With respect to the issue of public order, it was uncertain whether the fact that the foreign court judgment is without reasoning would contradict with public order of Turkey and different branches of the High Court of Appeals rendered inconsistent decisions regarding this issue. Afterward, it was settled by a decision of the High Court of Appeals’ General Assembly on the Unification of Judgement holding that mere absence of reasoning, per se, does not prevent enforcement of foreign court judgments (YİBGK 10.02.2012, E. 2010/1, K. 2012/1).

Violation of Right to be Heard

If the defendant’s right to be heard was violated, the defendant may resist the enforcement. If the defendant was not duly summoned pursuant to the laws of the state where the judgment was rendered or was not represented before that court, or the court decree was not pronounced in his/her absence or nonappearance in a manner contrary to the relevant laws of such foreign state, then the defendant may resist enforcement of that judgment in Turkey. However, the defendant must raise its objections in this matter before the court handling the enforcement proceedings. The courts are not allowed to consider these factors ex officio.


Satisfaction of the Judgement or Impediment for Enforcement

Finally, the defendant may resist enforcement on the grounds that the judgment has been entirely or partially executed previously or an impediment has occurred preventing its execution. For instance, if the defendant against whom enforcement is to be sought no longer exists (e.g., has been wound up), then, in principle, it will not be possible to execute the foreign court judgment.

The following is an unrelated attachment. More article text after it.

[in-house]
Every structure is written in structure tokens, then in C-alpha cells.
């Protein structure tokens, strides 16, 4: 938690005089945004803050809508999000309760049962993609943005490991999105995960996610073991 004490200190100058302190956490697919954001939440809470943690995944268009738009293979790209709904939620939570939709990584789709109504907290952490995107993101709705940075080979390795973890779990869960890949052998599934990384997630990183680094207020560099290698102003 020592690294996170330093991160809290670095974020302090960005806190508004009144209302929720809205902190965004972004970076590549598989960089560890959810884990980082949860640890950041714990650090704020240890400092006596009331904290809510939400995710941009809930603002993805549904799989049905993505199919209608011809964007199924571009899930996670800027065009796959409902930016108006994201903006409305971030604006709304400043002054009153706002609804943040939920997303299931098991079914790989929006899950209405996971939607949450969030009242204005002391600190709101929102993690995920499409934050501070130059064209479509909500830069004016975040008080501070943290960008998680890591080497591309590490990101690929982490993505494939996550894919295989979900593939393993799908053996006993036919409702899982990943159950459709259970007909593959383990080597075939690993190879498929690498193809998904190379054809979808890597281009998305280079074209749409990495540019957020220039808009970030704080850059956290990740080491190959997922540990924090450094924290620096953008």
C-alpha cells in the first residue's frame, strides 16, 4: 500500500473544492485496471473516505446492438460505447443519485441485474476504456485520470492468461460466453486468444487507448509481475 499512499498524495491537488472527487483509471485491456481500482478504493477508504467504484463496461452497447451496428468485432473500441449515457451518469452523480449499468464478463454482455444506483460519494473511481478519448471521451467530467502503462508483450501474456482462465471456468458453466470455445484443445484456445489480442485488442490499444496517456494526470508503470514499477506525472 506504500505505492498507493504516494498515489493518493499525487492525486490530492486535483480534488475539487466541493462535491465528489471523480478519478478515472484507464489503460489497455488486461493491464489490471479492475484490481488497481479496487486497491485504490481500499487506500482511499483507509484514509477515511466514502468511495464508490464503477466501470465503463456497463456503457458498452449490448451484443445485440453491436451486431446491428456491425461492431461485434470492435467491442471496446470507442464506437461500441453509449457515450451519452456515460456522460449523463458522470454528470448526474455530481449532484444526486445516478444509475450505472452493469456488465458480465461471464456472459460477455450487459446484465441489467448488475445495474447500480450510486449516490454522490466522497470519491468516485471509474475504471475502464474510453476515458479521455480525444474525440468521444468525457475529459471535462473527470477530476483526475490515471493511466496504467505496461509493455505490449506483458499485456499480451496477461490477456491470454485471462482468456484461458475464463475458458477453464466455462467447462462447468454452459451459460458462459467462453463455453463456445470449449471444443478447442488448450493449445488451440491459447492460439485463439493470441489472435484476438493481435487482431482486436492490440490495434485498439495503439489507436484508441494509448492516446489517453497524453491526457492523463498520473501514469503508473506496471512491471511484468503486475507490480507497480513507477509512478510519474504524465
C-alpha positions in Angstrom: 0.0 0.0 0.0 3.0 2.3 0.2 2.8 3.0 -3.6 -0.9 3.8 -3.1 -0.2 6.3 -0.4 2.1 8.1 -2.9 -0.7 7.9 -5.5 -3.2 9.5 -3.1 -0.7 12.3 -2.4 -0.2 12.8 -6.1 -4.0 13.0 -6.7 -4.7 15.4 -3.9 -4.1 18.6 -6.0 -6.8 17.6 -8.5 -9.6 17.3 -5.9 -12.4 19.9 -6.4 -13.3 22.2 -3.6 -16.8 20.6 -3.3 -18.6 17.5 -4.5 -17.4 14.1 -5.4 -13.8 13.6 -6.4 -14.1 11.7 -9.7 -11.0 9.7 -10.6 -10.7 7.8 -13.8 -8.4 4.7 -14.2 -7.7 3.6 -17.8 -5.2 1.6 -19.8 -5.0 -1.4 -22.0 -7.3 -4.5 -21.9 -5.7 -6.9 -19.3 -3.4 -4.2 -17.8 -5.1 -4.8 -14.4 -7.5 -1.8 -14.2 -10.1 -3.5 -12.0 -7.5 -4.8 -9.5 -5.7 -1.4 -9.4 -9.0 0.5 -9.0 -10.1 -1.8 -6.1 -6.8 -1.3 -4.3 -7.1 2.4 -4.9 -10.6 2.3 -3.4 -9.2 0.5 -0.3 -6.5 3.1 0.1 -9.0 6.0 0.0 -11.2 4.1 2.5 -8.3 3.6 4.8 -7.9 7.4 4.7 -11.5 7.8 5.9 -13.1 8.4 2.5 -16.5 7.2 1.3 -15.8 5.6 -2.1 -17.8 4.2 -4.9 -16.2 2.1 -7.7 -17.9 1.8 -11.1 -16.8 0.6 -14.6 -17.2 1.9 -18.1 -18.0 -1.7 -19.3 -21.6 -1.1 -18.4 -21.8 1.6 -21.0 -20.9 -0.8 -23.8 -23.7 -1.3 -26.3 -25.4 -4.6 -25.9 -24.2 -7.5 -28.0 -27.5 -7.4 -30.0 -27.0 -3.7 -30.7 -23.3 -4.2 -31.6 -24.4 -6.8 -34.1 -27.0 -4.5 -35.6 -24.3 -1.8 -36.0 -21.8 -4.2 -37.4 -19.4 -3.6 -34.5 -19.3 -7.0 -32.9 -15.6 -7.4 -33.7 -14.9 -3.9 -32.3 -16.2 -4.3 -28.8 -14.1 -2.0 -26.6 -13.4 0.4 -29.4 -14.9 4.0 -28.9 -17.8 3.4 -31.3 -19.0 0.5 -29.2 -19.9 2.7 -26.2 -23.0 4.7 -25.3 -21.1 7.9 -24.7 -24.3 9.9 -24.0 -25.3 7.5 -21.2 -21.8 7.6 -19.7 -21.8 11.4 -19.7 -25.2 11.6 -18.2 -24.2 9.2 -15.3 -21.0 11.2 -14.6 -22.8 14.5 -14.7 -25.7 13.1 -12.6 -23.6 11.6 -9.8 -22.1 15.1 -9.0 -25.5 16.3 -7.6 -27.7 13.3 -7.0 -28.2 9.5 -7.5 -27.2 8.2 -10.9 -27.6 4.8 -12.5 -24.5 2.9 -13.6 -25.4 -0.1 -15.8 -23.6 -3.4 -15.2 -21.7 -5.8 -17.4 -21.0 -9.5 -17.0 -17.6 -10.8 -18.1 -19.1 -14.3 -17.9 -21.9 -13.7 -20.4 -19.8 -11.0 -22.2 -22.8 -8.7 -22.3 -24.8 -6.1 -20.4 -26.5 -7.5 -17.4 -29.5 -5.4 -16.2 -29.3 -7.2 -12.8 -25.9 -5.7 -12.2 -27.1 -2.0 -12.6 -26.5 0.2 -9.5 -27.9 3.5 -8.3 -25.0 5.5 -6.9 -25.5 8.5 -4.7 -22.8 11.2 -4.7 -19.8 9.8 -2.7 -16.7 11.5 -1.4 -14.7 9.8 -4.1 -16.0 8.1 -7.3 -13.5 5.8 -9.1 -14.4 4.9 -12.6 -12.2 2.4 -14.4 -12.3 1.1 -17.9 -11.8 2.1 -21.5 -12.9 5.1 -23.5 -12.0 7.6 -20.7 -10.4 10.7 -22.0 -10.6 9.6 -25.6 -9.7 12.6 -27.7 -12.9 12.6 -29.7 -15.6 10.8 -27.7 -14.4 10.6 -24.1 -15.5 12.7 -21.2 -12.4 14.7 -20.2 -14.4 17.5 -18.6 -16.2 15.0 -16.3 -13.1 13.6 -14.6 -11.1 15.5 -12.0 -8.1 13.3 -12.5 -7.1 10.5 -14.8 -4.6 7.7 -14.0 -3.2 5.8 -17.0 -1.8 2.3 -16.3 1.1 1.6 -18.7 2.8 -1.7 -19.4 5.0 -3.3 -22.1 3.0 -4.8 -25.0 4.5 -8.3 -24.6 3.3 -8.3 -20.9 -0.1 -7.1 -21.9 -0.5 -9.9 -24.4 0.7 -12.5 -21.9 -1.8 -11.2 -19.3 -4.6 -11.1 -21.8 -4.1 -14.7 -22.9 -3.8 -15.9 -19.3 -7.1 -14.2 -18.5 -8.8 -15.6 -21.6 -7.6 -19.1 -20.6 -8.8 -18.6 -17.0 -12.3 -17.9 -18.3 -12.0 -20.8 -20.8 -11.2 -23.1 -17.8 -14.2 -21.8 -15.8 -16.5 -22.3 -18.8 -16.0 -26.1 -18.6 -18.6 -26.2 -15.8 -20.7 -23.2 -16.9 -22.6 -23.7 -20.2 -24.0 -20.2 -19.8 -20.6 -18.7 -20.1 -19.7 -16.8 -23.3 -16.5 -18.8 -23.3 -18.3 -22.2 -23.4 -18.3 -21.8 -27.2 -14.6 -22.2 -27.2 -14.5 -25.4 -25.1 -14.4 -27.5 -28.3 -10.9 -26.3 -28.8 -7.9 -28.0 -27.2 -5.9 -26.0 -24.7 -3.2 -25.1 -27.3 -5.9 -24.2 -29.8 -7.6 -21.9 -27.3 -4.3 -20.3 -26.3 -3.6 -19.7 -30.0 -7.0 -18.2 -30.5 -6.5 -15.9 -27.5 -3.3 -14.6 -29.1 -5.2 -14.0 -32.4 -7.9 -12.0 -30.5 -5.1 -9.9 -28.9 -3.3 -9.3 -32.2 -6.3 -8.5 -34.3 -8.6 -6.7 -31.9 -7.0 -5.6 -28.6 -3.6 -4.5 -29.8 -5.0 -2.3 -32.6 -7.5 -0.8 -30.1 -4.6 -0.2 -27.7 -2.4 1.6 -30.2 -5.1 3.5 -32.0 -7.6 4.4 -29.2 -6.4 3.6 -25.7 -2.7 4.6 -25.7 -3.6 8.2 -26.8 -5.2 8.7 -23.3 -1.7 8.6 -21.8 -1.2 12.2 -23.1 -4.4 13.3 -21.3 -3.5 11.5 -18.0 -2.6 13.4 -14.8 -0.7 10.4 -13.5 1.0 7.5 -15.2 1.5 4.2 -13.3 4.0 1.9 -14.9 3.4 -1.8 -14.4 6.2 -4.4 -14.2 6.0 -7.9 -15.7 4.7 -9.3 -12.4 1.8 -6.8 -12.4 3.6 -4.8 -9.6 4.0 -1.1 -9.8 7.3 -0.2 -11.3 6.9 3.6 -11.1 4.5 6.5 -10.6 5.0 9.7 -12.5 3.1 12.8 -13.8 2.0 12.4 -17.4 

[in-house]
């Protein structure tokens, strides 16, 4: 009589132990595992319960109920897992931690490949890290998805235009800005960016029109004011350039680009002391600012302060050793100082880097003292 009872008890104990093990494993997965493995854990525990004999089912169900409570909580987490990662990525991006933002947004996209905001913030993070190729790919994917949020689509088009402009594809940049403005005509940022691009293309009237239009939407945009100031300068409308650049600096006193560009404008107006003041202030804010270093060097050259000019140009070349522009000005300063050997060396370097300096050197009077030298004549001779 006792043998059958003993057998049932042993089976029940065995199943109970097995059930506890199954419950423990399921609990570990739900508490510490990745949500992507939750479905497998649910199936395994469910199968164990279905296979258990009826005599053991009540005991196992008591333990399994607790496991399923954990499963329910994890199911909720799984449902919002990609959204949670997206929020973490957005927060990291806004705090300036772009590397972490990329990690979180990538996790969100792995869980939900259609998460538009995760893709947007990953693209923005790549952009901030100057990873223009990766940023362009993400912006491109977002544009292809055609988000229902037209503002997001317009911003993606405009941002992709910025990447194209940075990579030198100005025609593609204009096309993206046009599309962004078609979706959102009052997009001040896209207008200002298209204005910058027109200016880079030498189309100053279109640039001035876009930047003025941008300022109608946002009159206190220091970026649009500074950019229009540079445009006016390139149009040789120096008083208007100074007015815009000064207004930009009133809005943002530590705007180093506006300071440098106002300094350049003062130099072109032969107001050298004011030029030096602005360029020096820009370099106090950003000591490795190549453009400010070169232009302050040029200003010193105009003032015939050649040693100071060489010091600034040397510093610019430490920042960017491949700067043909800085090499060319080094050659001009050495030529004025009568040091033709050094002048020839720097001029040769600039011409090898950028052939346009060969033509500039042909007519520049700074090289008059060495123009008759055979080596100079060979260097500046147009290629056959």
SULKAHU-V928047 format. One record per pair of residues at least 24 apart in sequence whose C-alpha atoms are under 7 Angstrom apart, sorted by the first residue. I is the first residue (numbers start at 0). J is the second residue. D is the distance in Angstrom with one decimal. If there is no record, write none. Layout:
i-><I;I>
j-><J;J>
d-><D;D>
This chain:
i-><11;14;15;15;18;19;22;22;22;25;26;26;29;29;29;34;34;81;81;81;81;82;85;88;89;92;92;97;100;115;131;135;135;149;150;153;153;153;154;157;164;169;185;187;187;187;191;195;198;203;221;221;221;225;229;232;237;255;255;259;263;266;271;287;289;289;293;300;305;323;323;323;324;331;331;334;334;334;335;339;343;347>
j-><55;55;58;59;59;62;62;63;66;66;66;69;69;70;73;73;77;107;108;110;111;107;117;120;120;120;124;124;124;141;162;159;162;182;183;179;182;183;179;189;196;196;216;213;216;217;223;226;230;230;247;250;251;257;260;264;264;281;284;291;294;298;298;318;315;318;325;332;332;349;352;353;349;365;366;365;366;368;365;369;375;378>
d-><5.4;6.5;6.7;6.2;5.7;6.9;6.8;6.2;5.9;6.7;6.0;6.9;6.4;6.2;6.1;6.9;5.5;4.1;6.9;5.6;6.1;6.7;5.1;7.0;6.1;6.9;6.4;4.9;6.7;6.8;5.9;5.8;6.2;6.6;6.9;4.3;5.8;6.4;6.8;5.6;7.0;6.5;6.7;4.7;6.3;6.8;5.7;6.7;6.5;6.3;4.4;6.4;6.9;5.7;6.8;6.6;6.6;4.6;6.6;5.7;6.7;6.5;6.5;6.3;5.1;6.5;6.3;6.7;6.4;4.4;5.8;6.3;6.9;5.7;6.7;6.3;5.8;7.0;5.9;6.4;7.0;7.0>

Competent Court

The enforcement proceedings should be initiated before a civil court (in Turkish: asliye mahkemesi)”. There are different branches of civil courts. In order to prevent delays, the competent court must be determined at the outset. In this vein, if the judgment enforcement which is sought relates to a commercial dealing between the parties, then commercial courts are competent to hear the case.

After designating what branch of civil courts is competent, the geographic jurisdiction should also be determined. As a principle courts of the place where the defendant’s residence has jurisdiction to hear the enforcement lawsuit. If the defendant does not have a residence in Turkey, then the case needs to be brought where the defendant is based. In case none of these is applicable, then the case may be brought in Ankara, Istanbul, or Izmir.

In conclusion, the enforcement of foreign court judgments in Turkey is a meticulous process that requires careful attention to a series of legal criteria. It is not a direct process and necessitates the verification of a foreign court judgment by a competent Turkish court through the mechanism of an exequatur. The key considerations include the finality of the judgment, its compatibility with the concept of reciprocity, the exclusive jurisdiction of Turkish courts, the absence of excessive jurisdiction from the foreign court, compliance with Turkish public order, and the respect for defendants’ rights. Moreover, the judgment must not be previously enforced or face an impediment to its execution. The enforcement proceedings should ideally be initiated in a civil court where the defendant is based or has a residence. In the absence of such a place, the proceedings can be initiated in Ankara, Istanbul, or Izmir.

Given the intricacies of this process, it is vital for holders of foreign court judgments to seek expert legal advice before initiating the enforcement proceedings in Turkey. The legal landscape in this area remains complex, with potential for evolving jurisprudence and legislative changes, which underscores the importance of obtaining specialized legal guidance.